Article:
I enjoy software negotiation. It’s a purely theoretical, philosophical sales exercise and if you’re ideologically dogmatic about what you want, you can get anything. Because when someone is selling you a product with a 90% margin, you can pretty much negotiate all the way down. It’s a lot of fun if you enjoy that type of jousting, which I do.
John—As long as you don’t do a Jurassic Park—
Mike—Exactly. (We both laugh.)
Through a bizarre series of events, I happened to meet an entrepreneur who wanted to get into the logistics space. They were in the process of raising capital. I joined them, and we raised $3M in a Series A. Then we raised $6M in a series B from Charles River Ventures and Globespan Capital Partners. We took on $3M in venture debt so we had $12M invested in the business.
What we were doing, which was really exciting, was to disrupt those 14,500 brokers. We were trying to build the Kayak, Expedia, or Orbitz of the industry and put all the inefficient bloated travel agent-style firms out of business. Because what’s mind-blowing is these freight brokers operate at about 20% margins. We felt we could build a tech-enabled business, much more scaled, that could run at 7 or 8% margins.
John—I would think so, too.
Mike—So we did it. We were acquired by Echo Global Logistics here out of Chicago in March of this past year—and it’s pretty cool to know that the technology we built is powering parts of an almost billion dollar company. I guess we were so good that we scared them to the point they bought us.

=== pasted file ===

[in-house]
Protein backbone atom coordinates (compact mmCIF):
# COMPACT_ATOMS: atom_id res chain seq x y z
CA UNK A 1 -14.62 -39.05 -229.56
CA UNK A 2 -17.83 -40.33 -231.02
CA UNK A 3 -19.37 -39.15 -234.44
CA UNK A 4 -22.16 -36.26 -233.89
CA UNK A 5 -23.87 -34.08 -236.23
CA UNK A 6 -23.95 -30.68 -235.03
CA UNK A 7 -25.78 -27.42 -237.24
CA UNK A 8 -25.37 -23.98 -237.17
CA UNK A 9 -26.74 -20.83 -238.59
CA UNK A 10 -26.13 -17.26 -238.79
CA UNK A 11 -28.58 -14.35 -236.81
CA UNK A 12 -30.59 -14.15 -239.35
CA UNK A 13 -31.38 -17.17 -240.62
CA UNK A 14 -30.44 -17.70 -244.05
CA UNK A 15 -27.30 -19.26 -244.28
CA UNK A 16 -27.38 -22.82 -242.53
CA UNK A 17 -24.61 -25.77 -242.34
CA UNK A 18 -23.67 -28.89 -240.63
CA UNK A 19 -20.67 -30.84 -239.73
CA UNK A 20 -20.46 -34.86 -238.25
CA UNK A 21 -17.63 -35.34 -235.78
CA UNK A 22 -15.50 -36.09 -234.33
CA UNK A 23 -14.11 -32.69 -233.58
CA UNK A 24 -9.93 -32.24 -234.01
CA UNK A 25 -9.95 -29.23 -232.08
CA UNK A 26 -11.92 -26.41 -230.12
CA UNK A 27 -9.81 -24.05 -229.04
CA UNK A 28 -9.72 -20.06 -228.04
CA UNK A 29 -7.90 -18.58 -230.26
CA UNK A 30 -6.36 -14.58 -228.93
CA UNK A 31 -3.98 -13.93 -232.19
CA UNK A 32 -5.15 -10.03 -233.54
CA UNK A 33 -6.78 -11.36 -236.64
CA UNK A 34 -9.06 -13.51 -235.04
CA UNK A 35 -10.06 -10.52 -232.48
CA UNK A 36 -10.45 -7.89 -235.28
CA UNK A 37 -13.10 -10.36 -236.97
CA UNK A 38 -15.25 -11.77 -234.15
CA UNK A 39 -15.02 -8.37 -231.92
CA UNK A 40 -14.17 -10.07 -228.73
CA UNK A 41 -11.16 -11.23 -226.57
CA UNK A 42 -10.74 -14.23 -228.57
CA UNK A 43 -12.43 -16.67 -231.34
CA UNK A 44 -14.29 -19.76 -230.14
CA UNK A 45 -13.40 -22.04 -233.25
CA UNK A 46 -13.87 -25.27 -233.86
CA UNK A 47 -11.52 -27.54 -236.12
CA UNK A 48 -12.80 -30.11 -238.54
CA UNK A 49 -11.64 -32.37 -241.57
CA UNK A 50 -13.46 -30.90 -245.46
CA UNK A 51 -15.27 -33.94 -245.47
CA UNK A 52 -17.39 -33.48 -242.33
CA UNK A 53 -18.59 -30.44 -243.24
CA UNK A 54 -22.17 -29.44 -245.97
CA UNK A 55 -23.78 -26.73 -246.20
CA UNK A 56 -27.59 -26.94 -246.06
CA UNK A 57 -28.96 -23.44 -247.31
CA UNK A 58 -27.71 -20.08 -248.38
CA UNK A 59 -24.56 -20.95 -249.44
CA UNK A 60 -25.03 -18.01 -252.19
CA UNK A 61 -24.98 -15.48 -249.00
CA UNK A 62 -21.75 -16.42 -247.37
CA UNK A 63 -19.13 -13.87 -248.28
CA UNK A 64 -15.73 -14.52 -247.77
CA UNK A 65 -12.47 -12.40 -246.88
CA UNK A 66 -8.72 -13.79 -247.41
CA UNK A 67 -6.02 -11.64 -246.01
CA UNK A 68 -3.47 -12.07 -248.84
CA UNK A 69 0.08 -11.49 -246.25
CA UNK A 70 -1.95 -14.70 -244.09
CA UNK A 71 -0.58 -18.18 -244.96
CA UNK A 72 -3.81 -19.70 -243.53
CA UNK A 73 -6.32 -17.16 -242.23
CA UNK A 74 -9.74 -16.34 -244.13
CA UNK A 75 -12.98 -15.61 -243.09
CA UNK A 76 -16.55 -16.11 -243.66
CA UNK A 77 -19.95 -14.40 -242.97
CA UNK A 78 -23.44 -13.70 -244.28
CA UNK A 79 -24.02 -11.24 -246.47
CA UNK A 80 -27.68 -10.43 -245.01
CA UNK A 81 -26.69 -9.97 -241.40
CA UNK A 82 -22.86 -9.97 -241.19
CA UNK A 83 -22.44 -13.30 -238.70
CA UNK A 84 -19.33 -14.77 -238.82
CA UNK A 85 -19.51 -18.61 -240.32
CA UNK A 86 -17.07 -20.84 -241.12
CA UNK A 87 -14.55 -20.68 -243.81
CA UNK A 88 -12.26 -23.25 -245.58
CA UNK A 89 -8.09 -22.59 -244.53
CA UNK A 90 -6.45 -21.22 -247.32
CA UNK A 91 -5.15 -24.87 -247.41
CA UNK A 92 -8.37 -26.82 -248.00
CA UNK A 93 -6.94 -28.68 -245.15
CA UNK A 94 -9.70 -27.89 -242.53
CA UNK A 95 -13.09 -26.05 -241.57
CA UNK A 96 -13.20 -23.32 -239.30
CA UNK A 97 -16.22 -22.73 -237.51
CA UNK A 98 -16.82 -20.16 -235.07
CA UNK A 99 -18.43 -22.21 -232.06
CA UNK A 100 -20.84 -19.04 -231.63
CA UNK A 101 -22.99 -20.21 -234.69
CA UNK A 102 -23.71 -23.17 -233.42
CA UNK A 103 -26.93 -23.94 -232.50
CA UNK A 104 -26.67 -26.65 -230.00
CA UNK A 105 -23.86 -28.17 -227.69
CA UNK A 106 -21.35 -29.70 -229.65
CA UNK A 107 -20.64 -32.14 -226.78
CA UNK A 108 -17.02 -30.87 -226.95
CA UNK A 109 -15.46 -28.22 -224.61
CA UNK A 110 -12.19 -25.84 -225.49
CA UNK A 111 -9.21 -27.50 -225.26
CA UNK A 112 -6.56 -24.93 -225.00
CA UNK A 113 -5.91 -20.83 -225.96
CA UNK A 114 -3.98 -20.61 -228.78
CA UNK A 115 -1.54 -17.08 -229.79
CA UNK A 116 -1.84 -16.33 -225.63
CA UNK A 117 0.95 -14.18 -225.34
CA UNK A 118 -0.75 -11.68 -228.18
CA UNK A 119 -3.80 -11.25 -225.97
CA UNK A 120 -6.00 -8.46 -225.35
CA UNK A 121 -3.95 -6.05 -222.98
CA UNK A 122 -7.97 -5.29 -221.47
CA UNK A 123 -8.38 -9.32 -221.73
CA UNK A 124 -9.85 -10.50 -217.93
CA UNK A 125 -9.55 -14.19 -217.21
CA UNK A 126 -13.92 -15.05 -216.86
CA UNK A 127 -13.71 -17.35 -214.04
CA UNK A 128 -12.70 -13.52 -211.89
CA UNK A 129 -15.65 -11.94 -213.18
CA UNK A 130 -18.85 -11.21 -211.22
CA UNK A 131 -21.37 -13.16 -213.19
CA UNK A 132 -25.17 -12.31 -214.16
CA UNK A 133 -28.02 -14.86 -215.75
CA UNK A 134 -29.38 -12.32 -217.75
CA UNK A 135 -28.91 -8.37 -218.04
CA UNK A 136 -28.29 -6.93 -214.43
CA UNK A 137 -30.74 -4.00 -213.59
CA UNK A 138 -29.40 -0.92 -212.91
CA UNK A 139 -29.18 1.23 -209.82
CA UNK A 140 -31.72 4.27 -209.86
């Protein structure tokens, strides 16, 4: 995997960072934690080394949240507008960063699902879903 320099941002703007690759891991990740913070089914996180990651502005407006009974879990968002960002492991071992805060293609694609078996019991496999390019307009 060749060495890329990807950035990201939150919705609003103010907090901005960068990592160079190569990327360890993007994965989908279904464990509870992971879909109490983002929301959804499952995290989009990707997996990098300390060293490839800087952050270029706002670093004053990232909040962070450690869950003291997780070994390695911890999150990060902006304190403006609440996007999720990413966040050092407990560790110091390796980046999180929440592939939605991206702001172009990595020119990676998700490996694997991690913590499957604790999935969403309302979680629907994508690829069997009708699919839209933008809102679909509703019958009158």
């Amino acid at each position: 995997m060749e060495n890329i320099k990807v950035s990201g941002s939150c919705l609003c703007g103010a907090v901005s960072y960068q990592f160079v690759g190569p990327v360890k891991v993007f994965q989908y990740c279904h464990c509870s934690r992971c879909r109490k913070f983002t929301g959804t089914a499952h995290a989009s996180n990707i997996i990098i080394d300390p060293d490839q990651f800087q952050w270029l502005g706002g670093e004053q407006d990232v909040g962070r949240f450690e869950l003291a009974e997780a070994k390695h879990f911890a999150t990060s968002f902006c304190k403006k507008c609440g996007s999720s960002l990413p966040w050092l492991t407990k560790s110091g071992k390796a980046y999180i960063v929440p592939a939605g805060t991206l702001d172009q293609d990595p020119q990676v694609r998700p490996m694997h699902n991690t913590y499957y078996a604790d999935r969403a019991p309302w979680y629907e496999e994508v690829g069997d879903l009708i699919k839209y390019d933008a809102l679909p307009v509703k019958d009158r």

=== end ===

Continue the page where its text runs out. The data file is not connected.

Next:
So I get to the big company and there are a lot of smart people there, a lot of cool people, but I like to be able to control my destiny. I’ve worked startups and small companies the majority of my career. It’s what I enjoy. I felt being in a big company, I couldn’t—
John—You’d rather DO than MANAGE.
Mike—Yes sir! That’s exactly correct. And what happened was, I decided to leave Echo. And in one of these weird series of events, Lance Ennen, who is a lifelong friend of mine and a stupendously talented, gifted programmer, happened to call me that afternoon and say, “Hey, I got an idea. Let’s get together and grab a drink and talk.” We started talking and realized we had the same idea. I was in the process of forming another startup. He was thinking through Rocket Fuel. I realized that there were ways in which we could merge our idea. And so the big reveal is, Rocket Fuel Labs is trying to address what we see as a hole in the market.